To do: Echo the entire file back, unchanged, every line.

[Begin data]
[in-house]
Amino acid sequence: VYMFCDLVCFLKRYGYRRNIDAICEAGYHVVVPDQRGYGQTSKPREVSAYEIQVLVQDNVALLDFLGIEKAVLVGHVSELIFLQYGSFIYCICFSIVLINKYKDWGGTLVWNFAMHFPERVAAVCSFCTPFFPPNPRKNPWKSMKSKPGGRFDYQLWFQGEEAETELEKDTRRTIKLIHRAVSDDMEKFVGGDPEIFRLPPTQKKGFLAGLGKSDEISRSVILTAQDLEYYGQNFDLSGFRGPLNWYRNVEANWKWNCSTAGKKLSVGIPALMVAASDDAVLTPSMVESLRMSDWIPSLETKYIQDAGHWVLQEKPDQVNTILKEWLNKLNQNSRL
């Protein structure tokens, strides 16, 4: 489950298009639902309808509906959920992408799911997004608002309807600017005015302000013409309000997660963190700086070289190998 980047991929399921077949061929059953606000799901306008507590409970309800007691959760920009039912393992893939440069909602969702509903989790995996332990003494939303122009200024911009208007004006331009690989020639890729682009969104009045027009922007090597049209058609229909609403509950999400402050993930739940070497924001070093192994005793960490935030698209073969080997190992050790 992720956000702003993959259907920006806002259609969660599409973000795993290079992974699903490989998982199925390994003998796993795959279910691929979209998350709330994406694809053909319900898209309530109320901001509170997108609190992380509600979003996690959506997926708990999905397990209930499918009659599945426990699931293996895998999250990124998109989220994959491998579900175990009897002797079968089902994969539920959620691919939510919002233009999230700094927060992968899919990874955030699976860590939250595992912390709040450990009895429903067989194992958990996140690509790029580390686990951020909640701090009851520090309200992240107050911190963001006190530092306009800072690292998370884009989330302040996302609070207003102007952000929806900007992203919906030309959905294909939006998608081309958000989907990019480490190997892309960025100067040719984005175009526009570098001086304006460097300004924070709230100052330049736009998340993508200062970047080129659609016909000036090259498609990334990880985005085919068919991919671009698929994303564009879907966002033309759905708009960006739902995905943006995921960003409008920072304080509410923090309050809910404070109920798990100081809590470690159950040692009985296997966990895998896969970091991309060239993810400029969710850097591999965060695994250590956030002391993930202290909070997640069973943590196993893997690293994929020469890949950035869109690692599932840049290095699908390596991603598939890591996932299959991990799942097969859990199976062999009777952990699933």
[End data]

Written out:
[in-house]
Amino acid sequence: VYMFCDLVCFLKRYGYRRNIDAICEAGYHVVVPDQRGYGQTSKPREVSAYEIQVLVQDNVALLDFLGIEKAVLVGHVSELIFLQYGSFIYCICFSIVLINKYKDWGGTLVWNFAMHFPERVAAVCSFCTPFFPPNPRKNPWKSMKSKPGGRFDYQLWFQGEEAETELEKDTRRTIKLIHRAVSDDMEKFVGGDPEIFRLPPTQKKGFLAGLGKSDEISRSVILTAQDLEYYGQNFDLSGFRGPLNWYRNVEANWKWNCSTAGKKLSVGIPALMVAASDDAVLTPSMVESLRMSDWIPSLETKYIQDAGHWVLQEKPDQVNTILKEWLNKLNQNSRL
């Protein structure tokens, strides 16, 4: 489950298009639902309808509906959920992408799911997004608002309807600017005015302000013409309000997660963190700086070289190998 980047991929399921077949061929059953606000799901306008507590409970309800007691959760920009039912393992893939440069909602969702509903989790995996332990003494939303122009200024911009208007004006331009690989020639890729682009969104009045027009922007090597049209058609229909609403509950999400402050993930739940070497924001070093192994005793960490935030698209073969080997190992050790 992720956000702003993959259907920006806002259609969660599409973000795993290079992974699903490989998982199925390994003998796993795959279910691929979209998350709330994406694809053909319900898209309530109320901001509170997108609190992380509600979003996690959506997926708990999905397990209930499918009659599945426990699931293996895998999250990124998109989220994959491998579900175990009897002797079968089902994969539920959620691919939510919002233009999230700094927060992968899919990874955030699976860590939250595992912390709040450990009895429903067989194992958990996140690509790029580390686990951020909640701090009851520090309200992240107050911190963001006190530092306009800072690292998370884009989330302040996302609070207003102007952000929806900007992203919906030309959905294909939006998608081309958000989907990019480490190997892309960025100067040719984005175009526009570098001086304006460097300004924070709230100052330049736009998340993508200062970047080129659609016909000036090259498609990334990880985005085919068919991919671009698929994303564009879907966002033309759905708009960006739902995905943006995921960003409008920072304080509410923090309050809910404070109920798990100081809590470690159950040692009985296997966990895998896969970091991309060239993810400029969710850097591999965060695994250590956030002391993930202290909070997640069973943590196993893997690293994929020469890949950035869109690692599932840049290095699908390596991603598939890591996932299959991990799942097969859990199976062999009777952990699933």